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Mexico Supreme Court Upholds Mexico City Abortion Law

Court Joins Global Trend of Loosening Restrictions on Abortion

NEW YORK - Today in an 8 to 3 groundbreaking vote, Mexico's Supreme Court upheld Mexico City's law making abortion legal in the first trimester, ruling that the Mexico City assembly had the power to legislate over the issue of abortion and recognizing women's autonomy over reproductive decisions. The Center for Reproductive Rights and the Switzerland-based International Commission of Jurists submitted a friend-of-the-court brief in the case and testified before the Court last spring, arguing that 168 countries allow abortion under certain circumstances. We also argued that courts and constitutional tribunals around the world have recognized that a woman's equality is inextricably linked to her ability to make decisions about her reproductive life. Click here to see the Center's The World Abortion Laws Map

Lilian Sepúlveda, Regional Manager and Legal Adviser for Latin America and the Caribbean at the Center for Reproductive Rights issued this statement in response:

"This is a momentous decision and legal victory for women and families in Mexico. In a region where abortion is highly restricted, the Supreme Court has taken a huge leap forward in protecting women's basic human rights. Today's vote opens the door for women across the country to demand that their local governments follow Mexico City's example.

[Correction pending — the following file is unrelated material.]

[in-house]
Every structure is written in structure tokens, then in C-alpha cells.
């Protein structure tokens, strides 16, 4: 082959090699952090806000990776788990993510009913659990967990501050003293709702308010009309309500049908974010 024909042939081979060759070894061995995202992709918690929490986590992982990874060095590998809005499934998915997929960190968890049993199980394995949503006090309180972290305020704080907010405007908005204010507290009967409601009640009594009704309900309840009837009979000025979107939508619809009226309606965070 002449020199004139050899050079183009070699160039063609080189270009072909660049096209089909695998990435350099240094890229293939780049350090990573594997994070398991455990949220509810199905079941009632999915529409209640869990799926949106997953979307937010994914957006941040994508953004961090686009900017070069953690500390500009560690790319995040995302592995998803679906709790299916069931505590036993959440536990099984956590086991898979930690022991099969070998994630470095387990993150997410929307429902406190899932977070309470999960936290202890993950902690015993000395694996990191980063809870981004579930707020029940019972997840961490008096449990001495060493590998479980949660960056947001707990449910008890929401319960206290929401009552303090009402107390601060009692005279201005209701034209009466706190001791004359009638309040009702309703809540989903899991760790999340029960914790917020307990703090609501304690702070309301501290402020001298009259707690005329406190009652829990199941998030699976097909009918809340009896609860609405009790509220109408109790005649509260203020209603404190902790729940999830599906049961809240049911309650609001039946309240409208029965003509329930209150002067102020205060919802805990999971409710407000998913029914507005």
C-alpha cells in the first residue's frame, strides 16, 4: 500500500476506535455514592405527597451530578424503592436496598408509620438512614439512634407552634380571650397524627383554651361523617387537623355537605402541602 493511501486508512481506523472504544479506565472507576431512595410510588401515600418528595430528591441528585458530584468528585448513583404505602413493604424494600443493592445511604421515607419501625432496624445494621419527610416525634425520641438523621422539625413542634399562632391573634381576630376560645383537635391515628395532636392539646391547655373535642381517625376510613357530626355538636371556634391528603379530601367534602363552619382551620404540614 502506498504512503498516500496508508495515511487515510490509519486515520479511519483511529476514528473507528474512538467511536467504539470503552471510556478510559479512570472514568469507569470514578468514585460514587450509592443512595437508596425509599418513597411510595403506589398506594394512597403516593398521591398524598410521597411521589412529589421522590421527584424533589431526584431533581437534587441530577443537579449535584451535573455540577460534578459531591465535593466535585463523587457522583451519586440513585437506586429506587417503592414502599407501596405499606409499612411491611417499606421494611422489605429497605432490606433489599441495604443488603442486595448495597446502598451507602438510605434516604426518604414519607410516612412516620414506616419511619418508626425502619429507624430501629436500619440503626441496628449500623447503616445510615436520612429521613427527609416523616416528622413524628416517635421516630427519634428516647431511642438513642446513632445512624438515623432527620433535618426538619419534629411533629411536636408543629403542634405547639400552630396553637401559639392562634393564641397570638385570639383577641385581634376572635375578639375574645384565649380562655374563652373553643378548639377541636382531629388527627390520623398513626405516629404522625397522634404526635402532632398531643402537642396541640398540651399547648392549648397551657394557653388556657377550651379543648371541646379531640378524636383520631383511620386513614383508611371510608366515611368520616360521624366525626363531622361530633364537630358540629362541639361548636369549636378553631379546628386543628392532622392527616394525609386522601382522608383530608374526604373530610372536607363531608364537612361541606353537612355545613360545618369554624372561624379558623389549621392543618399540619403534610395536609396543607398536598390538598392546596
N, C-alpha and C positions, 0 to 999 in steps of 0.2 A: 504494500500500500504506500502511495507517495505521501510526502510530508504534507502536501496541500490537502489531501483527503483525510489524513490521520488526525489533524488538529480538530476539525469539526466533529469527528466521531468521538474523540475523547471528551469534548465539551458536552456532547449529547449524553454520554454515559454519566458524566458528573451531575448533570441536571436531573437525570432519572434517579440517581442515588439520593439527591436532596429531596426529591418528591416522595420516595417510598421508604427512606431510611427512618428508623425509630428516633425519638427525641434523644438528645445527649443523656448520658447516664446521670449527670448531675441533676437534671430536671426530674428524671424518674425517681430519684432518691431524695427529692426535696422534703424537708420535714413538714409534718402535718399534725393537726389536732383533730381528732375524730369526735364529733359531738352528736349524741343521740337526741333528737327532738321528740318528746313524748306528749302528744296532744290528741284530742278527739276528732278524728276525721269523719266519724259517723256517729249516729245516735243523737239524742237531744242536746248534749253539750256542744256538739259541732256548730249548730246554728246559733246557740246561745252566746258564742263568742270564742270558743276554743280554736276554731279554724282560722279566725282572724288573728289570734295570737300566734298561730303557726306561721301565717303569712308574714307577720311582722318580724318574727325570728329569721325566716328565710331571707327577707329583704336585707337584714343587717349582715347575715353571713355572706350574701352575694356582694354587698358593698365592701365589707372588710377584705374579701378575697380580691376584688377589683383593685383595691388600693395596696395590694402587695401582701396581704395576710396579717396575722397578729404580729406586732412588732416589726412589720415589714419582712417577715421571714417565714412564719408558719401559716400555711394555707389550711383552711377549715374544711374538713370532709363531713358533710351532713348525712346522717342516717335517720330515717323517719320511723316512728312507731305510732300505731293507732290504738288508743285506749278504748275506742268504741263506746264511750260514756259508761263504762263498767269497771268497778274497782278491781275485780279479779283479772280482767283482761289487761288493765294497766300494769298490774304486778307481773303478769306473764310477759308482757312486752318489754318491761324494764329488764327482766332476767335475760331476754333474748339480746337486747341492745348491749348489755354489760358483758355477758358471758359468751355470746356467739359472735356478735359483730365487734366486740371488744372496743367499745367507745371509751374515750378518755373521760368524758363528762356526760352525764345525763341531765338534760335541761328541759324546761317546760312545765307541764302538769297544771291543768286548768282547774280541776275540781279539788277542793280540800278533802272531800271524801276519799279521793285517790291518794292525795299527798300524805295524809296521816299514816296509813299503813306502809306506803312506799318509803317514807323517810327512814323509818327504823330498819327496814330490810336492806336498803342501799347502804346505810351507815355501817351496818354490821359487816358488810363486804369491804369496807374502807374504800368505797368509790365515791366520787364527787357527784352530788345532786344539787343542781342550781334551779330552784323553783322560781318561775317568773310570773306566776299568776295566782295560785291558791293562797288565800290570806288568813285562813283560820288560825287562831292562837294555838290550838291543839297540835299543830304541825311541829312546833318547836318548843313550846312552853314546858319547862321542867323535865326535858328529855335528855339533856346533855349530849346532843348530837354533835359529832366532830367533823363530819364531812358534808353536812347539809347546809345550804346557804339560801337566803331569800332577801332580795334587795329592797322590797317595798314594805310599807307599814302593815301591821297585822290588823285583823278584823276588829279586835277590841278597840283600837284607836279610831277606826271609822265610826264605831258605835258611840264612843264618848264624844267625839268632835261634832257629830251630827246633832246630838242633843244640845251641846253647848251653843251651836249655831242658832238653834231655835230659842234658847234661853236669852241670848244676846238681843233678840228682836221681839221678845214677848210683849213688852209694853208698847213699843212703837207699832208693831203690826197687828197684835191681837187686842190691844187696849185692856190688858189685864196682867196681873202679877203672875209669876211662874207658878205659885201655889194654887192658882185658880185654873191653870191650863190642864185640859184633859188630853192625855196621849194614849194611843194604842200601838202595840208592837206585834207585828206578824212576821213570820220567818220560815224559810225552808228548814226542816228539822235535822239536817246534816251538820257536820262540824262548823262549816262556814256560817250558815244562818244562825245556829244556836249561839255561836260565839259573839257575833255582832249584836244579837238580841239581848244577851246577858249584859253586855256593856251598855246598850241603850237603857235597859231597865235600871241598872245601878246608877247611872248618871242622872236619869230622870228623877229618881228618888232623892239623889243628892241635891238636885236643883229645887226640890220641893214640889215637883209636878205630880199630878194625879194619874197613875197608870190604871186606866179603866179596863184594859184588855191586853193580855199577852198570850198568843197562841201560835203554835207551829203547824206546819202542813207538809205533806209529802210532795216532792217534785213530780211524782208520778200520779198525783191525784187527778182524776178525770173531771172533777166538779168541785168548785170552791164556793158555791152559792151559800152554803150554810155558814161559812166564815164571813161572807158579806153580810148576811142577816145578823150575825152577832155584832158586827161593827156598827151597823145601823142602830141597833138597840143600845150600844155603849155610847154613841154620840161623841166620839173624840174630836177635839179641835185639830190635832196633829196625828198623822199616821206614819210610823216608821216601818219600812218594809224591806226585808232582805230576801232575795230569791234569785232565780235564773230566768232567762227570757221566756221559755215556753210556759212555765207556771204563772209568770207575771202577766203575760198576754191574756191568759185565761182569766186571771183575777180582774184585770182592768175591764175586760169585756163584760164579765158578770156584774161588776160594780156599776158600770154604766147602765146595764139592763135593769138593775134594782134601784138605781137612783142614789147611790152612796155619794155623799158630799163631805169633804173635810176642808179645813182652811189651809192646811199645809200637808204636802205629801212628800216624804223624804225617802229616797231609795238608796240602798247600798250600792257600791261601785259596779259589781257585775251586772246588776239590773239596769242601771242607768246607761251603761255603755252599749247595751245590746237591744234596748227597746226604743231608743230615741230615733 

"Countries around the world are recognizing that a woman can only lead a healthy and fulfilling life if she has access to reproductive healthcare-including safe abortion. Now local advocates and activists must continue to be vigilant in demanding that the Mexico City government implement the law ensuring that access to safe abortion is not just a right on paper, but a right in reality."

In the past 20 years, at least 35 countries have liberalized their abortion laws. In 2006 for example, Colombia liberalized its blanket criminalization of abortion. The country's highest court cited fundamental rights to life, health, equality, liberty and bodily integrity, and held that, "Protecting...reproductive rights is a direct path to promoting the dignity of all human beings and a step forward in humanity's advancement towards social justice."

In addition, in 2005 in Paulina Ramirez v. Mexico, the Mexican government reached a friendly settlement with the Center for Reproductive Rights and its partners, Alaide Foppa and Information Group on Reproductive Choice, acknowledging that access to legal abortion is a human right. The settlement was reached on behalf of a 13-year-old rape victim who was denied a legal abortion in the state of Baja California. And in the groundbreaking decision K.L. v. Peru the same year, the United Nations Human Rights Committee established that denying access to legal abortion violates women's most basic human rights and held Peru accountable for failing to protect a young woman forced by state health officials to carry a fatally-impaired fetus to term.